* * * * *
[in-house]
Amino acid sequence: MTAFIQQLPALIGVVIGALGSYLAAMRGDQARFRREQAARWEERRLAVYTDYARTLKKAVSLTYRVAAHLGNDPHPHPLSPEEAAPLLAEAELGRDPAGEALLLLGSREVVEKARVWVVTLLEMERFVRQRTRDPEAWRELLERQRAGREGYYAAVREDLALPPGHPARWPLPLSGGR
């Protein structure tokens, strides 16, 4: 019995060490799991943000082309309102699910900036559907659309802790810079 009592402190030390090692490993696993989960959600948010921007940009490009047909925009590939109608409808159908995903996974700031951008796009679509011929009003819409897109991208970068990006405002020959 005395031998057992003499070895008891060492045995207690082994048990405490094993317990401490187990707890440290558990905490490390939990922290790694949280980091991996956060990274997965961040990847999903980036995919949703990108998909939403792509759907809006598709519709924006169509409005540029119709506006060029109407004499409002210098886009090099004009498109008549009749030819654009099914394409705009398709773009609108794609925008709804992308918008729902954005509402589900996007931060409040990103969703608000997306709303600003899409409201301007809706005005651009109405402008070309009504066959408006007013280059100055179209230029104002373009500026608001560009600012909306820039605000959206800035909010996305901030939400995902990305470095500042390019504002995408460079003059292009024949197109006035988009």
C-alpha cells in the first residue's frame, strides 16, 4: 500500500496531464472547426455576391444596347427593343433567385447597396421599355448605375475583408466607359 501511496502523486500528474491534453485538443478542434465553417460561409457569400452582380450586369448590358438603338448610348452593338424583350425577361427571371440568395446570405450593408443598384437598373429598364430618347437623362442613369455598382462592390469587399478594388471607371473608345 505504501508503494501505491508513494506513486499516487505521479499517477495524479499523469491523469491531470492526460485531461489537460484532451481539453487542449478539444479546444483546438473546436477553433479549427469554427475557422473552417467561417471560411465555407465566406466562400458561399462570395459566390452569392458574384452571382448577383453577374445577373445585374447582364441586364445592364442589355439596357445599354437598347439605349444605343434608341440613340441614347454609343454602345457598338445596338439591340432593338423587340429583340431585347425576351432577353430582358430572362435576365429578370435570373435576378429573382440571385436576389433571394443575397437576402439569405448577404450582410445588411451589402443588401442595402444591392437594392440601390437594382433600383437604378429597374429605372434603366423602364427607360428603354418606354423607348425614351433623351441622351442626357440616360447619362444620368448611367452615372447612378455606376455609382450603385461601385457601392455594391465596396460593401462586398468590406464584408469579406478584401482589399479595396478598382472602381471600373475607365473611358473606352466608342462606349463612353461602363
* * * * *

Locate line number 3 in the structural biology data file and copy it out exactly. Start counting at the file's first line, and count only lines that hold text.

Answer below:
């Protein structure tokens, strides 16, 4: 019995060490799991943000082309309102699910900036559907659309802790810079 009592402190030390090692490993696993989960959600948010921007940009490009047909925009590939109608409808159908995903996974700031951008796009679509011929009003819409897109991208970068990006405002020959 005395031998057992003499070895008891060492045995207690082994048990405490094993317990401490187990707890440290558990905490490390939990922290790694949280980091991996956060990274997965961040990847999903980036995919949703990108998909939403792509759907809006598709519709924006169509409005540029119709506006060029109407004499409002210098886009090099004009498109008549009749030819654009099914394409705009398709773009609108794609925008709804992308918008729902954005509402589900996007931060409040990103969703608000997306709303600003899409409201301007809706005005651009109405402008070309009504066959408006007013280059100055179209230029104002373009500026608001560009600012909306820039605000959206800035909010996305901030939400995902990305470095500042390019504002995408460079003059292009024949197109006035988009």